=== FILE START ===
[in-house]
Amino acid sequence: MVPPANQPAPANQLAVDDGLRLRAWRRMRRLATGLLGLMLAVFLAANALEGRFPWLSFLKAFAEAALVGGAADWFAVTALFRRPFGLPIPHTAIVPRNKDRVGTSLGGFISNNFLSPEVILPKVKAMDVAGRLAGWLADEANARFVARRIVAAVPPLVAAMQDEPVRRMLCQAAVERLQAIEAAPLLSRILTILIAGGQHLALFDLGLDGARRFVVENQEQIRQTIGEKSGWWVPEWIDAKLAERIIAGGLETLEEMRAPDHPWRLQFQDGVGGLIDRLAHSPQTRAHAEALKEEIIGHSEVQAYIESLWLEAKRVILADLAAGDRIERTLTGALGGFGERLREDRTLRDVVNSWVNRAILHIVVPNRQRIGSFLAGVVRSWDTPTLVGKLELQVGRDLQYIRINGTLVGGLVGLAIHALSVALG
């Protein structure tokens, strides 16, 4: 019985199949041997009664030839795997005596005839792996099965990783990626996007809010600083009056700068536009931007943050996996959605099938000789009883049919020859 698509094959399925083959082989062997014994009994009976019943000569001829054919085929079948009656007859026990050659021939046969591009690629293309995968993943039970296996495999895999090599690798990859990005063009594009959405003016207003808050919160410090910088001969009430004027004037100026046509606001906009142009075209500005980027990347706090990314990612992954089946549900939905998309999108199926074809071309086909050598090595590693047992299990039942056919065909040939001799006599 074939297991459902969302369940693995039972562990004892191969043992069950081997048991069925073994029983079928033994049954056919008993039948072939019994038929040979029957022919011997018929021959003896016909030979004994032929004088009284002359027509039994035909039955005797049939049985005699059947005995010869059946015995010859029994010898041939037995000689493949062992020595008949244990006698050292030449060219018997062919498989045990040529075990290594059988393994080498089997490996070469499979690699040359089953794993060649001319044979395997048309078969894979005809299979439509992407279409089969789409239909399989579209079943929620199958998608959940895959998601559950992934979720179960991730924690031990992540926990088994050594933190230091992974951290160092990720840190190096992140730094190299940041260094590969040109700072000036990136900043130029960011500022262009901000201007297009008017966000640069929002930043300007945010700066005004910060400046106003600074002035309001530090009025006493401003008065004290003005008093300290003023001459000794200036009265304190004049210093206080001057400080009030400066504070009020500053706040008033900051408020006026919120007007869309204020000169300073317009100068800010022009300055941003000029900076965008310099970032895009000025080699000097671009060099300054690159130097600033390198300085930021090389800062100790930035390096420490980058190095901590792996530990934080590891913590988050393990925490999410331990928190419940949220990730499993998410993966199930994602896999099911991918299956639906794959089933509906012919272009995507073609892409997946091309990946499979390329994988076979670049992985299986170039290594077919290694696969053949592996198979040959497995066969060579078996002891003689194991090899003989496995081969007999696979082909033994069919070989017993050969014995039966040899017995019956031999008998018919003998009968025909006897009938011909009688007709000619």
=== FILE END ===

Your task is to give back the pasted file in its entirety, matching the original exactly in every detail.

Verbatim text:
[in-house]
Amino acid sequence: MVPPANQPAPANQLAVDDGLRLRAWRRMRRLATGLLGLMLAVFLAANALEGRFPWLSFLKAFAEAALVGGAADWFAVTALFRRPFGLPIPHTAIVPRNKDRVGTSLGGFISNNFLSPEVILPKVKAMDVAGRLAGWLADEANARFVARRIVAAVPPLVAAMQDEPVRRMLCQAAVERLQAIEAAPLLSRILTILIAGGQHLALFDLGLDGARRFVVENQEQIRQTIGEKSGWWVPEWIDAKLAERIIAGGLETLEEMRAPDHPWRLQFQDGVGGLIDRLAHSPQTRAHAEALKEEIIGHSEVQAYIESLWLEAKRVILADLAAGDRIERTLTGALGGFGERLREDRTLRDVVNSWVNRAILHIVVPNRQRIGSFLAGVVRSWDTPTLVGKLELQVGRDLQYIRINGTLVGGLVGLAIHALSVALG
């Protein structure tokens, strides 16, 4: 019985199949041997009664030839795997005596005839792996099965990783990626996007809010600083009056700068536009931007943050996996959605099938000789009883049919020859 698509094959399925083959082989062997014994009994009976019943000569001829054919085929079948009656007859026990050659021939046969591009690629293309995968993943039970296996495999895999090599690798990859990005063009594009959405003016207003808050919160410090910088001969009430004027004037100026046509606001906009142009075209500005980027990347706090990314990612992954089946549900939905998309999108199926074809071309086909050598090595590693047992299990039942056919065909040939001799006599 074939297991459902969302369940693995039972562990004892191969043992069950081997048991069925073994029983079928033994049954056919008993039948072939019994038929040979029957022919011997018929021959003896016909030979004994032929004088009284002359027509039994035909039955005797049939049985005699059947005995010869059946015995010859029994010898041939037995000689493949062992020595008949244990006698050292030449060219018997062919498989045990040529075990290594059988393994080498089997490996070469499979690699040359089953794993060649001319044979395997048309078969894979005809299979439509992407279409089969789409239909399989579209079943929620199958998608959940895959998601559950992934979720179960991730924690031990992540926990088994050594933190230091992974951290160092990720840190190096992140730094190299940041260094590969040109700072000036990136900043130029960011500022262009901000201007297009008017966000640069929002930043300007945010700066005004910060400046106003600074002035309001530090009025006493401003008065004290003005008093300290003023001459000794200036009265304190004049210093206080001057400080009030400066504070009020500053706040008033900051408020006026919120007007869309204020000169300073317009100068800010022009300055941003000029900076965008310099970032895009000025080699000097671009060099300054690159130097600033390198300085930021090389800062100790930035390096420490980058190095901590792996530990934080590891913590988050393990925490999410331990928190419940949220990730499993998410993966199930994602896999099911991918299956639906794959089933509906012919272009995507073609892409997946091309990946499979390329994988076979670049992985299986170039290594077919290694696969053949592996198979040959497995066969060579078996002891003689194991090899003989496995081969007999696979082909033994069919070989017993050969014995039966040899017995019956031999008998018919003998009968025909006897009938011909009688007709000619």